The Obama administration is ramping up a massive sales pitch on trade policy, bringing key Democrats to the White House—and using one of its most effective lobbyists in the hallways of the Capitol.
Vice President Joe Biden let reporters know Wednesday that Japanese Prime Minister Shinzo Abe nailed it on the Trans-Pacific Partnership when Abe spoke to Congress. Abe, whose speech made the case to lawmakers on the security and economic dimensions of the controversial trade pact, got it right, the vice president told a small group of reporters as he walked through the Capitol afterward.
"This has as much strategic consequence as economic consequence," Biden said. "If we don't write the rules of the road in this ... century, the ability of China to be the dominant—not only economic, but the dominant political force in the region—will be consequential."
"When you have 40 percent of the world's GDP—assuming we can get a good deal here—40 percent of the world's GDP encompassed in a new set of standards relating to the environment, issues relating to labor standards, and raise the level, that is what we have to do, and we have to do it around the world, because if we don't set the standards, it will be a race to the bottom," he continued.
Biden seizing the chance to talk trade is just one part of a much wider White House PR and lobbying blitz for the TPP and, equally important, the "fast-track" bill that would strip Congress of its ability to amend sweeping trade deals.
Ultimately, members say, the prospects of the fast-track bill—also known as Trade Promotion Authority—will be determined by House Democrats. The caucus has traditionally opposed such legislation, but Republicans have said they will need Democratic votes to move the bill. In recent weeks, the Obama administration has sent Cabinet secretaries and White House advisers to lobby and brief the caucus.
Much of that outreach has focused on the New Democrat Coalition, a 46-strong group of pro-business lawmakers. The group was slated to meet with Sen. Ron Wyden, one of the Senate's TPA architects, on Wednesday. Its members will then head to the White House Thursday to hear Obama's pitch for the bill.
Rep. Ron Kind, the New Democrats' chairman, said the administration's outreach has been strong and many members are keeping an open mind. "There's been a lot of activity by them, a lot of briefing, and a lot of access to [U.S. Trade Representative] Mike Froman and the text of what's being negotiated," Kind said. "That's all good. That's exactly what they should be doing. "¦ I'm still working hard to see if we can get about 120, 130 at the end of the day."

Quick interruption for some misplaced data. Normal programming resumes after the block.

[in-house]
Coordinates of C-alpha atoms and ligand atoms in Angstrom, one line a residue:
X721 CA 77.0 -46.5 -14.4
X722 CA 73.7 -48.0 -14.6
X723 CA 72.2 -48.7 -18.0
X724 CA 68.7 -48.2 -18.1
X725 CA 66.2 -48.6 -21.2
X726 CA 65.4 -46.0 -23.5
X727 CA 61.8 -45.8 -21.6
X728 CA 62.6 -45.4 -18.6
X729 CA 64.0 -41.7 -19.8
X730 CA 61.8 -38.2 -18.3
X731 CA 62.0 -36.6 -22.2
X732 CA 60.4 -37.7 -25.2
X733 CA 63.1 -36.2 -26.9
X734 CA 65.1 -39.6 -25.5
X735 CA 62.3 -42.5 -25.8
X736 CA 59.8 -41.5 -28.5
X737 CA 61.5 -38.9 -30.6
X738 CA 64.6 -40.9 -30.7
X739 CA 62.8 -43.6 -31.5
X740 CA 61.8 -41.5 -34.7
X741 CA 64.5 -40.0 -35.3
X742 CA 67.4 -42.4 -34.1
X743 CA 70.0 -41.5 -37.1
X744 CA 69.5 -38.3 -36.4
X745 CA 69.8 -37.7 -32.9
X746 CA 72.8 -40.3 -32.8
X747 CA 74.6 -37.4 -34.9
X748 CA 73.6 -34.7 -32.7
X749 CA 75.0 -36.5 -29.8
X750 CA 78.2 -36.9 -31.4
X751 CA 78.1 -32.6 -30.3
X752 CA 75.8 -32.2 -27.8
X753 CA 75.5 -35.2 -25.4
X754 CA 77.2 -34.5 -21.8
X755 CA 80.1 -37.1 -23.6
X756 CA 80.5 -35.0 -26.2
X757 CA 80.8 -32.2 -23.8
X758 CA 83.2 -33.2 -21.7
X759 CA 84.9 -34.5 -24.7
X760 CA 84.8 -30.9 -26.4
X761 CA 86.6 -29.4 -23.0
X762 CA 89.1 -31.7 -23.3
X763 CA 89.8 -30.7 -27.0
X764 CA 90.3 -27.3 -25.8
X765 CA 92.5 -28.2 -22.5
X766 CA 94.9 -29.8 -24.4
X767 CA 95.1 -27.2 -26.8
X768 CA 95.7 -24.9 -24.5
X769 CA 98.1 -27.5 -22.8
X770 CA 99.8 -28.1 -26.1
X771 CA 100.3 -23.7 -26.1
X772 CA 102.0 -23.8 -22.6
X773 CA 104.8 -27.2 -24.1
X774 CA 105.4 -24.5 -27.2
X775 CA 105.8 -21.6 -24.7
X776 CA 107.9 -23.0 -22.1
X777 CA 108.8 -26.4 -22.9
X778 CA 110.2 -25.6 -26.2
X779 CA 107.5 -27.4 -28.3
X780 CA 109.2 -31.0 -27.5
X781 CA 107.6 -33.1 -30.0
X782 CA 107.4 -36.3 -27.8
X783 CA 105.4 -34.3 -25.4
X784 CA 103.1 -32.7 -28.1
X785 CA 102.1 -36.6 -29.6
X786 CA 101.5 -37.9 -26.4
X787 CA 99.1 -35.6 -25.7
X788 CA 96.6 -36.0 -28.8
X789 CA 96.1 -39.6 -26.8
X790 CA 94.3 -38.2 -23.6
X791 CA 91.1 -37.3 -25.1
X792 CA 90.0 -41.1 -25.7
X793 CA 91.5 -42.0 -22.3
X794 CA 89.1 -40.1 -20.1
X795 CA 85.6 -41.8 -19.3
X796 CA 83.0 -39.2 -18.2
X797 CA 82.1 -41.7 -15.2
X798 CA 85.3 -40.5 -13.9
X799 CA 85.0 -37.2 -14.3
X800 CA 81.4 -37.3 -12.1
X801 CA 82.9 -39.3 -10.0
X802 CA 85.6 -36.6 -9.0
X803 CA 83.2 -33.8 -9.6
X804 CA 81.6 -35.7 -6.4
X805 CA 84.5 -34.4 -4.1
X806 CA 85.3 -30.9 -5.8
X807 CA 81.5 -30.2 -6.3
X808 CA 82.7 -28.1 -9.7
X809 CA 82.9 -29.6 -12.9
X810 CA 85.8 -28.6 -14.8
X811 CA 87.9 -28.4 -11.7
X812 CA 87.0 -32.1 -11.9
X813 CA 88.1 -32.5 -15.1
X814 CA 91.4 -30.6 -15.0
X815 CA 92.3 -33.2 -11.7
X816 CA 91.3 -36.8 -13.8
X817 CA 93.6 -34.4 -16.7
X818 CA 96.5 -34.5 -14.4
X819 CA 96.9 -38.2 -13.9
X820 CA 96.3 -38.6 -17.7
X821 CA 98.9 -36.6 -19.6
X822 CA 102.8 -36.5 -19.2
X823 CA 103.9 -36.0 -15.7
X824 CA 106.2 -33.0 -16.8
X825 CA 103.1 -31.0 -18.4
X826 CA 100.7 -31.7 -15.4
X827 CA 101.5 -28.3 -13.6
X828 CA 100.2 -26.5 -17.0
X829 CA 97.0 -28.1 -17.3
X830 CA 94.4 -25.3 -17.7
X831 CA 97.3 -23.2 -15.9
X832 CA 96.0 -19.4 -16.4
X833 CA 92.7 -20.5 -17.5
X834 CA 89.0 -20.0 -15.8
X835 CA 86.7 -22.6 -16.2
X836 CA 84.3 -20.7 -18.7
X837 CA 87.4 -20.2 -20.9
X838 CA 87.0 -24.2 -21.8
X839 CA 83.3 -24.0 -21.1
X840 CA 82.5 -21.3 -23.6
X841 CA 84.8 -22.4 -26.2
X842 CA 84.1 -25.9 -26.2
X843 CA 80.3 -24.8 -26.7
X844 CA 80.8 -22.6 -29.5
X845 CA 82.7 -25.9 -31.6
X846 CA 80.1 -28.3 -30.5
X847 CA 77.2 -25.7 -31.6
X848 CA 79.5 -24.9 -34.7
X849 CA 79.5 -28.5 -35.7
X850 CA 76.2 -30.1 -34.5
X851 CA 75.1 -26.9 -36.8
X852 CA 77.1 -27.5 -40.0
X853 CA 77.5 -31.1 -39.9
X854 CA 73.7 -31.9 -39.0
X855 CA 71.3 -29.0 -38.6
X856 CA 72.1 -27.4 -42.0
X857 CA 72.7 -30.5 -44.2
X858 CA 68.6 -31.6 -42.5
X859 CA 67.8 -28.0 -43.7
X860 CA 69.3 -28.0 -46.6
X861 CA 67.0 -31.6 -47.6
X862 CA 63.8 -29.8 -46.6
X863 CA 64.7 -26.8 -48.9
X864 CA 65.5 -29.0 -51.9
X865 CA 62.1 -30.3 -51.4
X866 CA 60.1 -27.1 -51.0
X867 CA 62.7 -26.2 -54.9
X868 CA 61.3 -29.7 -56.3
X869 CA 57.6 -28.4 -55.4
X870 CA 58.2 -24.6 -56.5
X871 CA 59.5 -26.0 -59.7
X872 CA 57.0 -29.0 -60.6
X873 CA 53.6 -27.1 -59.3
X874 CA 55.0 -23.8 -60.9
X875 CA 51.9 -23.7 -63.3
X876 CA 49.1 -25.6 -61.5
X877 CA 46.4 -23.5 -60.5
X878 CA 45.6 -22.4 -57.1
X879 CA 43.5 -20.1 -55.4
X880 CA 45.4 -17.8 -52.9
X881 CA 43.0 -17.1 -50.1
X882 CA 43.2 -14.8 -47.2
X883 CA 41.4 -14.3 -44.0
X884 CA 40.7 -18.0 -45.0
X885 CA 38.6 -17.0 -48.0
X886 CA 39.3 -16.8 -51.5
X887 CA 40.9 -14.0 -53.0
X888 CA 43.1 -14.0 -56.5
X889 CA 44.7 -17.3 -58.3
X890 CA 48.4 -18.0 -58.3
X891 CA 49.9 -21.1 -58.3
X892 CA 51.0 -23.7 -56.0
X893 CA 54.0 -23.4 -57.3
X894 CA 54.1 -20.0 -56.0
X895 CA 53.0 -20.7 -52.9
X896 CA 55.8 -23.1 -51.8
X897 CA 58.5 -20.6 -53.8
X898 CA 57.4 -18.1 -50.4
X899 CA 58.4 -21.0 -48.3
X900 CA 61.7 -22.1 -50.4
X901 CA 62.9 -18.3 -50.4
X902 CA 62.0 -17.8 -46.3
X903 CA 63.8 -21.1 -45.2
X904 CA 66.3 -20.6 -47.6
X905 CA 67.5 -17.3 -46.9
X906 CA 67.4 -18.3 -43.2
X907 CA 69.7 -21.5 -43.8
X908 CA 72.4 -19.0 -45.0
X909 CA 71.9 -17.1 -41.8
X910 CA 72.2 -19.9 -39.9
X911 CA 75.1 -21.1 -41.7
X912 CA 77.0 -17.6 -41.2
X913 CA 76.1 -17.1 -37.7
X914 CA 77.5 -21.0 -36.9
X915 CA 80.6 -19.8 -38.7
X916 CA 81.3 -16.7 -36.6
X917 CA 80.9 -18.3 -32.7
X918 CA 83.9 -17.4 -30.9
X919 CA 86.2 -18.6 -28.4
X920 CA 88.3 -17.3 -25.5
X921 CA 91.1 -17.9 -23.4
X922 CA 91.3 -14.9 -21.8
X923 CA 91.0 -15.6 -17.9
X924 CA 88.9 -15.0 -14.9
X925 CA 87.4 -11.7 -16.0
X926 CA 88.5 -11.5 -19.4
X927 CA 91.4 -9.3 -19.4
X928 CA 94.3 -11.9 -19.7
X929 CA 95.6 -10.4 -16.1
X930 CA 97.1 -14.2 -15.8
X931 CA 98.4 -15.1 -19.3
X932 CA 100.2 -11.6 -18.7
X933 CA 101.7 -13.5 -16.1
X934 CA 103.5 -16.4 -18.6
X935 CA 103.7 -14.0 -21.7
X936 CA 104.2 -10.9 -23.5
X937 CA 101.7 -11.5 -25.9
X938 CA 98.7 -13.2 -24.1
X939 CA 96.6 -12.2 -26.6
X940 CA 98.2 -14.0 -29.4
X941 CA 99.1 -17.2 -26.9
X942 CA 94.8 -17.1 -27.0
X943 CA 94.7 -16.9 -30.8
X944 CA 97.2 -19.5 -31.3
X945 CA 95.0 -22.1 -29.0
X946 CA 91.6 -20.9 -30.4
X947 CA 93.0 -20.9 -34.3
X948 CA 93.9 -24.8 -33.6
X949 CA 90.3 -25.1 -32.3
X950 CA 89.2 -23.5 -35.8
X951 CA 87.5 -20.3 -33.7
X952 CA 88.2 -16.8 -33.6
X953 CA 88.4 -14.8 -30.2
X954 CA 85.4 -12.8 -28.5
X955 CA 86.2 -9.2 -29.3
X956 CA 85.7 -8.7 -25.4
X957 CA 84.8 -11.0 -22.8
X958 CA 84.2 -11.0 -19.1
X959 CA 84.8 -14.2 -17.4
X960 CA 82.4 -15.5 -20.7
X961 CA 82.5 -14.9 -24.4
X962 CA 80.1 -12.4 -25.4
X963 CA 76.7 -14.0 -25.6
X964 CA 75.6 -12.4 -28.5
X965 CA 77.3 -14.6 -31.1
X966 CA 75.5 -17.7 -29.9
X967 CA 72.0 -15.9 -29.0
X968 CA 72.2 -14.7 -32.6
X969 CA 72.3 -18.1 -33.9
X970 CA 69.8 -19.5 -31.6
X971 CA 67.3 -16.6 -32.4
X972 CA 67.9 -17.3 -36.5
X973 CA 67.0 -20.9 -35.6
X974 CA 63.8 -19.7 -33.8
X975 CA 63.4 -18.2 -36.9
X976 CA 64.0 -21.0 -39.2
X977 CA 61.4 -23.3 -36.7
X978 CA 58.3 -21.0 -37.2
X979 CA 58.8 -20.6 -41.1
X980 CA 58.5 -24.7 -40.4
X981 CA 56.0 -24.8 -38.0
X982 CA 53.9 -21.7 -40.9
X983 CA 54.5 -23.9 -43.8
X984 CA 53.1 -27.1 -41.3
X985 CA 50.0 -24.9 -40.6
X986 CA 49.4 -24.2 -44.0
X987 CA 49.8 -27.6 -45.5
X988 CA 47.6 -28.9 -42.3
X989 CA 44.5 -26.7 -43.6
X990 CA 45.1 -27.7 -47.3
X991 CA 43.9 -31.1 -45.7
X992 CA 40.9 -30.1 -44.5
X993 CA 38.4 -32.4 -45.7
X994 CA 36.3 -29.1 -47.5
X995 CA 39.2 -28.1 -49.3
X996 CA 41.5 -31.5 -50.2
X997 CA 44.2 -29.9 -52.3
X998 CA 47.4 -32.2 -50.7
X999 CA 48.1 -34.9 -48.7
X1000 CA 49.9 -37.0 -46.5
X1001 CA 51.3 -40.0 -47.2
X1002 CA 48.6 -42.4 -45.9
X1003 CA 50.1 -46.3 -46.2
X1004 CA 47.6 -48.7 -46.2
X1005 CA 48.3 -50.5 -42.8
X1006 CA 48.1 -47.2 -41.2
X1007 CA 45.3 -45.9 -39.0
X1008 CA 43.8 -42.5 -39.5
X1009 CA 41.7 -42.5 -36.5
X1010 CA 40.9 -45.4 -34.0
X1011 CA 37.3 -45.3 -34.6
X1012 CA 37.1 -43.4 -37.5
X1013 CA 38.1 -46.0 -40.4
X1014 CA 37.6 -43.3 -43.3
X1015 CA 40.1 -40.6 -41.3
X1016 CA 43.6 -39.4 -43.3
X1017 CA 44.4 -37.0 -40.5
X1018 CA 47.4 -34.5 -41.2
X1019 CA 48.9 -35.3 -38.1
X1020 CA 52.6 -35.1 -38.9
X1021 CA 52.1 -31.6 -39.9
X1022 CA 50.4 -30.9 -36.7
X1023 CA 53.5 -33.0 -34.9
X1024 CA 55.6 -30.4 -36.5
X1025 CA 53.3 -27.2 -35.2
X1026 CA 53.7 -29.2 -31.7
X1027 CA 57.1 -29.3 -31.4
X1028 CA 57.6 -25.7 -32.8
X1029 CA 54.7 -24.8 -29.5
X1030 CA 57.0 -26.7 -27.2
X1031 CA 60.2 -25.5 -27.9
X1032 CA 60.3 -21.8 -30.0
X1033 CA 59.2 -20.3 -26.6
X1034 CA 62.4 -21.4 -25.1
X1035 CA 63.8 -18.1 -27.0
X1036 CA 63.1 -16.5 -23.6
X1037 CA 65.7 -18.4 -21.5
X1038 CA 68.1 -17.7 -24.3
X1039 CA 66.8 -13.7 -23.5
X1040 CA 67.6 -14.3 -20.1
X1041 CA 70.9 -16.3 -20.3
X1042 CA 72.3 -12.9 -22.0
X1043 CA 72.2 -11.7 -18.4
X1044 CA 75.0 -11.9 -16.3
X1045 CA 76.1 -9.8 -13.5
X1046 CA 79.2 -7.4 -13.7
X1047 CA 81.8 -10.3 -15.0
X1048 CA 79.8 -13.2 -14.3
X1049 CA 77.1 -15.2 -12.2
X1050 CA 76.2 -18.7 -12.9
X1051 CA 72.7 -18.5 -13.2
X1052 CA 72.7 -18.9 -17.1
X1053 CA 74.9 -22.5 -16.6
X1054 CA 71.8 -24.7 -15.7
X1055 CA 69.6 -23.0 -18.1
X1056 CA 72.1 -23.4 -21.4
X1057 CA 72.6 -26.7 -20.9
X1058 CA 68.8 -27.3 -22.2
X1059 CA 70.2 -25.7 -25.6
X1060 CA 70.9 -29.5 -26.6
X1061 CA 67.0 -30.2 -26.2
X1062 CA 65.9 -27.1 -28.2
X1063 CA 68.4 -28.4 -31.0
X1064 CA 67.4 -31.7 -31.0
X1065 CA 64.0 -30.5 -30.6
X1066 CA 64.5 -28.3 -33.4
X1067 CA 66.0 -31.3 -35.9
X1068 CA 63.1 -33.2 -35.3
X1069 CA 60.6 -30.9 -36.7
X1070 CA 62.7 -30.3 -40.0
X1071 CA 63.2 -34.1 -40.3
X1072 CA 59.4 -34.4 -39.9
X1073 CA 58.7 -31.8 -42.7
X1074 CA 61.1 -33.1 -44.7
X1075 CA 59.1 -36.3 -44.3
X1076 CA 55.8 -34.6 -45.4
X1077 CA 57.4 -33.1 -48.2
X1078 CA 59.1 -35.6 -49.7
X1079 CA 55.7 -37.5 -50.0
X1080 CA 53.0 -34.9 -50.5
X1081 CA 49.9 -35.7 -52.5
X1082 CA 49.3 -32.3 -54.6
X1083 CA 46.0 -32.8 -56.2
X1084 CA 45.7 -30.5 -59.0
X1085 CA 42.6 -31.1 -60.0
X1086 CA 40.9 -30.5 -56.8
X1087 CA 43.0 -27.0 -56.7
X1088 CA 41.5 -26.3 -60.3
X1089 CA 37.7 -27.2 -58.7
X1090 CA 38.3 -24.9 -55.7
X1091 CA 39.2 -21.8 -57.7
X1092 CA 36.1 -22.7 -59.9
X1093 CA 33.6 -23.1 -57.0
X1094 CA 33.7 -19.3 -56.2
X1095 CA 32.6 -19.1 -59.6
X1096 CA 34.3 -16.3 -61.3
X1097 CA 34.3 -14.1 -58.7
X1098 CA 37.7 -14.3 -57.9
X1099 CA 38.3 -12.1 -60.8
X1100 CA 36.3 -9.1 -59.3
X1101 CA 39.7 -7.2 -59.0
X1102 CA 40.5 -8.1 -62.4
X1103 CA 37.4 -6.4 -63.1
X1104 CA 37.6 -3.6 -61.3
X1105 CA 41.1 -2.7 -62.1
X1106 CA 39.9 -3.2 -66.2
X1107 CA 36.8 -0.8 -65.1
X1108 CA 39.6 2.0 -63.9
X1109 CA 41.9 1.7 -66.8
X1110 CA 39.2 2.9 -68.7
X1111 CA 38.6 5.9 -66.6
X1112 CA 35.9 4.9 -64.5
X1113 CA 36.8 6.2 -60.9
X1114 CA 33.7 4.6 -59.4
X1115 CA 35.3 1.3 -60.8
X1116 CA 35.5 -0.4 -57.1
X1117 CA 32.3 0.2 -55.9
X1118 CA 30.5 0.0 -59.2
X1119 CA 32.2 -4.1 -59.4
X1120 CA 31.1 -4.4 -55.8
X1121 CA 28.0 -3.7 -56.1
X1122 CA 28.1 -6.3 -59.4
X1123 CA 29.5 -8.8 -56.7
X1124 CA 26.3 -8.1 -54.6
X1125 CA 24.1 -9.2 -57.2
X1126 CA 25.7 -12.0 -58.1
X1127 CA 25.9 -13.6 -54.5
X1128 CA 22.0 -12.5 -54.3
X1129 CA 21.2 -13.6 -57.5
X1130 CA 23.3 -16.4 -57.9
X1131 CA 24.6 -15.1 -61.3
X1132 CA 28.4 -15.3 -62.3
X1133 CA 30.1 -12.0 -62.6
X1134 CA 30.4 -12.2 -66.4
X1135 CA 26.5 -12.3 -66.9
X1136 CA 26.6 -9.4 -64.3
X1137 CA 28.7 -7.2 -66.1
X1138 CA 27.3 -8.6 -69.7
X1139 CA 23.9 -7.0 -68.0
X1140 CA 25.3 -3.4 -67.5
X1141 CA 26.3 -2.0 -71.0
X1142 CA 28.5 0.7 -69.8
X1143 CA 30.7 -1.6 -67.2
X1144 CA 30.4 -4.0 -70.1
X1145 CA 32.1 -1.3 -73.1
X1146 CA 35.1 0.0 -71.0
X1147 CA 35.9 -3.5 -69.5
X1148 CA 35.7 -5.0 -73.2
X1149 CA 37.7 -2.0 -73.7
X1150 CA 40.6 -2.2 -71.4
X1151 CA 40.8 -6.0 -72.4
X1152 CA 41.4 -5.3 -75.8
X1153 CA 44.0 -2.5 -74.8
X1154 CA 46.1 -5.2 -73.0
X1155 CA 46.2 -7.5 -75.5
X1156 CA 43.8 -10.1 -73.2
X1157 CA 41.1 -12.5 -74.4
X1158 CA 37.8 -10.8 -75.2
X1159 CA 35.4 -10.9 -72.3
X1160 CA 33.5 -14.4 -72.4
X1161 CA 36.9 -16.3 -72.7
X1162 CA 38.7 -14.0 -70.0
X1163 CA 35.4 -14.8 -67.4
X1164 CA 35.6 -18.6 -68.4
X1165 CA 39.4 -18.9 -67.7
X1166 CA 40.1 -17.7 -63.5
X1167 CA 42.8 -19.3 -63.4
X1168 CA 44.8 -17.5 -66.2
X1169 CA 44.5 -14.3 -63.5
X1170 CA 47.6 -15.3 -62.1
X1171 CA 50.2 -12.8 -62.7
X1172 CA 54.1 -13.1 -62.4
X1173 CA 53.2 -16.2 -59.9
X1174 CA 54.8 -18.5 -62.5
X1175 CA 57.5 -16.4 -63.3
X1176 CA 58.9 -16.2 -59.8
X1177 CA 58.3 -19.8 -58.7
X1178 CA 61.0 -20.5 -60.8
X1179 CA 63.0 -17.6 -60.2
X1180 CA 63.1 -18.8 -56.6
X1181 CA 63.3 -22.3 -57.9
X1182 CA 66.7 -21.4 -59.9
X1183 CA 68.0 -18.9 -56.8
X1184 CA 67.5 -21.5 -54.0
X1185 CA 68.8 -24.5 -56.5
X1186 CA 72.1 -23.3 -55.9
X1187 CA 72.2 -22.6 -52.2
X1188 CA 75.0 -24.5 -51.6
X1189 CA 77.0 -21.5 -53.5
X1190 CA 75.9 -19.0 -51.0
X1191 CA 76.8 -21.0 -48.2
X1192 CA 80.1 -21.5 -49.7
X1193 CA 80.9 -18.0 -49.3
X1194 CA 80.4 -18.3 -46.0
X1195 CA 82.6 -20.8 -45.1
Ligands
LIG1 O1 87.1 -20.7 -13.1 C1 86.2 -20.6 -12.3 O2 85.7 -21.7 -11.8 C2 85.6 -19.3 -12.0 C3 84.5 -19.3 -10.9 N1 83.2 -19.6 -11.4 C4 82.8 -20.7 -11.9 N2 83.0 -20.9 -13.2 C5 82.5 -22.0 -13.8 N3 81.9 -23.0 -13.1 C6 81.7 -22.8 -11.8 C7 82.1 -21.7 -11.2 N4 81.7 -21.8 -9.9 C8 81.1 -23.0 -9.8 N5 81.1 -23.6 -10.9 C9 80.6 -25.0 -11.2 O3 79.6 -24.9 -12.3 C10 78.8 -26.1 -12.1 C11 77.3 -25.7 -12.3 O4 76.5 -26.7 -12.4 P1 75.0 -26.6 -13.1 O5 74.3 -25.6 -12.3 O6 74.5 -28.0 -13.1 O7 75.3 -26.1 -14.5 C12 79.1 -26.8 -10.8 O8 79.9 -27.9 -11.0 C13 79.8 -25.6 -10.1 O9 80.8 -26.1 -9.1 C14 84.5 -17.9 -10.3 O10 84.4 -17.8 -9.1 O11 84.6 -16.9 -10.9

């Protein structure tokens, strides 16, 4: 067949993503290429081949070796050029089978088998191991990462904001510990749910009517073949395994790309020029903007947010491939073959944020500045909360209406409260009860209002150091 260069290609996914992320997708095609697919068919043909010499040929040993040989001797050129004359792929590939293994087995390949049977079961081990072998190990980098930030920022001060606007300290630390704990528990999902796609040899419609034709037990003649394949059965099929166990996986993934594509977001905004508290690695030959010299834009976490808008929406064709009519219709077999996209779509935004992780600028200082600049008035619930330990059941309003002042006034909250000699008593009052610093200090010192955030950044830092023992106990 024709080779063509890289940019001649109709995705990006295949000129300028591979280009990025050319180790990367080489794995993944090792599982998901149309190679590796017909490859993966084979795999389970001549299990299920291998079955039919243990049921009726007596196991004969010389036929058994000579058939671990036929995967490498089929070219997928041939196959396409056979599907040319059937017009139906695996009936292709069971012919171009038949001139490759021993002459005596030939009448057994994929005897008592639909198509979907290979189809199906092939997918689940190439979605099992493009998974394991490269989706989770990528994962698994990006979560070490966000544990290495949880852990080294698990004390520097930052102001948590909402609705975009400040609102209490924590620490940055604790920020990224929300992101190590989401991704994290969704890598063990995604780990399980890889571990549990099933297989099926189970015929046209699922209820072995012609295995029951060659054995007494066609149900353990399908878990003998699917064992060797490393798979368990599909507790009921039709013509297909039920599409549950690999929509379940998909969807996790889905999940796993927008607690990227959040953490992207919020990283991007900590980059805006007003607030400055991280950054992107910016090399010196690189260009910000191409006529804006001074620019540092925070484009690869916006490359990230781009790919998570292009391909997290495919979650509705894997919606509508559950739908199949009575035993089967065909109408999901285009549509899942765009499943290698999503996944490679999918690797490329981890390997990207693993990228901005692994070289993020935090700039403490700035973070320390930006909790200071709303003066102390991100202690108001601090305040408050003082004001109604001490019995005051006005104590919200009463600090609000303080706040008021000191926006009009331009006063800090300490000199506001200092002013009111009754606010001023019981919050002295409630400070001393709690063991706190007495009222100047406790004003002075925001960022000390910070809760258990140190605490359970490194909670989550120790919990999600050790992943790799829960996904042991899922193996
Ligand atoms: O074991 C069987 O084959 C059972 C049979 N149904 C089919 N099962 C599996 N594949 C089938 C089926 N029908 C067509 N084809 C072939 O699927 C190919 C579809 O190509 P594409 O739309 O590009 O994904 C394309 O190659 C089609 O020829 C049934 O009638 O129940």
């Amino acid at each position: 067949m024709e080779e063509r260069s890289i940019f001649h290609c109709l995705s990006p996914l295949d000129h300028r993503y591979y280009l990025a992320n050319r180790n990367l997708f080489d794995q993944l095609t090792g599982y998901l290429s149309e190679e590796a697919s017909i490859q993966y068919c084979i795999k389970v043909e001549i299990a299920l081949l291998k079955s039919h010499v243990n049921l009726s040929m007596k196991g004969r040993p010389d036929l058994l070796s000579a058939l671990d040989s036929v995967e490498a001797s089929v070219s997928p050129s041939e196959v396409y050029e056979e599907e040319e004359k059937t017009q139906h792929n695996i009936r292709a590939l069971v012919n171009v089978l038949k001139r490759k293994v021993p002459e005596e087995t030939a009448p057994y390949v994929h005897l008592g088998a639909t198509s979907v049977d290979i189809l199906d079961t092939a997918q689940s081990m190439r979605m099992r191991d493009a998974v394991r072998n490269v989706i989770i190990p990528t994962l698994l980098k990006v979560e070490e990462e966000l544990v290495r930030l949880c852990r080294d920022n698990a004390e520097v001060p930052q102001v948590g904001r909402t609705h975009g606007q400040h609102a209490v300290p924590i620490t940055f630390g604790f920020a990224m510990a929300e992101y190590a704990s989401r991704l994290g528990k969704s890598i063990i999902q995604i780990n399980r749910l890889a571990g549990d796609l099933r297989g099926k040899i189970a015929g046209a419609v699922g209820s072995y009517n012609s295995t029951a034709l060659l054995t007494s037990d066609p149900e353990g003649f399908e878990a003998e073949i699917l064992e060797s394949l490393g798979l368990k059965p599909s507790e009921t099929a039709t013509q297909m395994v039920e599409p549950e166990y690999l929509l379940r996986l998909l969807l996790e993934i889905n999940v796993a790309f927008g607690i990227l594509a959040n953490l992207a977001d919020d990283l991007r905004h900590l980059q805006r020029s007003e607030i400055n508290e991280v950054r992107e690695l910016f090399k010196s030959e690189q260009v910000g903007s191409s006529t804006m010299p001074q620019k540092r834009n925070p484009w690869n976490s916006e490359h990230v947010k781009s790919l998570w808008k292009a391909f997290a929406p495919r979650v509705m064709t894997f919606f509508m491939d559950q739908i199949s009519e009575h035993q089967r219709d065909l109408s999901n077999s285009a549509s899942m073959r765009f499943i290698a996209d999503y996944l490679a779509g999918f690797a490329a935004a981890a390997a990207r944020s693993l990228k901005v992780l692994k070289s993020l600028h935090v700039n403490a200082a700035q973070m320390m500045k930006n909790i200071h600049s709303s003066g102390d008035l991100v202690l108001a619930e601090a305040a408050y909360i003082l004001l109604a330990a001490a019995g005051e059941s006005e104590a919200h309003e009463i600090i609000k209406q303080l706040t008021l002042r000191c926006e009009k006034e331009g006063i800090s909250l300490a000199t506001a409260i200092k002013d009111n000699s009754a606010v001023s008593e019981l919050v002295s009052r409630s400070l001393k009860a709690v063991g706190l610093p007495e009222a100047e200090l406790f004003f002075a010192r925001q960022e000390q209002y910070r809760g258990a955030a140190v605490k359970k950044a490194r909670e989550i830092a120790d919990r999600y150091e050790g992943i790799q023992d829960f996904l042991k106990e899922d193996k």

Despite Kind's hope for triple-digit backing, most Democrats expect support to come in smaller numbers. "Most Democrats are going to vote no; that's pretty clear," said Rep. Gerald Connolly, one of the New Democrats' vice chairs. Connolly said that as many as 50 Democrats could support TPA, but that 35 yes votes is a "more realistic" hope.
The administration remains in sales mode.
"They keep talking to us. They are making every effort," said Rep. Xavier Becerra, chairman of the House Democratic Caucus, who voted against the fast-track bill that the Ways and Means Committee approved last week.
Rep. Earl Blumenauer, who along with Kind was one of the two Democrats to support the fast-track bill in Ways and Means, said there's more room to negotiate. "I think they have been receptive at least to ideas that I've had to try and strengthen the package ... and I don't think we're done," Blumenauer said of the Obama administration. "I think they are open to strengthening it further."
While members credit caucus leadership for being open-minded on TPA (neither Minority Leader Nancy Pelosi nor Whip Steny Hoyer have taken a position on the bill), outside groups have been more outspoken. Labor giant AFL-CIO has cut off campaign funding to focus on fighting the bill, and some progressive groups are seeking to line up primary challengers for TPA backers like Wyden.
That pressure has made it difficult for members who might otherwise be open to supporting TPA, Connolly said, especially since many of the bill's strongest outside backers—such as the U.S. Chamber of Commerce—are too partisan to come to the aid of trade-supporting Democrats.
"A lot of the effort of the White House has been making the substantive argument," Connolly said. "My concern is we're going to win that argument but maybe fall short on the political argument. If you're a potential yes vote and you're still hanging back, there's a reason for that, and it's generally not going to be about content. It may be about process, it may be about outside groups and how to manage that, it may be about what if any support the White House is prepared to offer you to try to help protect you and give you what you may need."
That assurance, he said, will be crucial for Democrats who are still on the fence. "Where does one go for some help, support, protection?" he asked. "And that's why the White House at this point is going to be so critical. Is the White House willing or capable of providing political cover for people who would like to have the freedom to vote yes?"
This article is from the archive of our partner National Journal.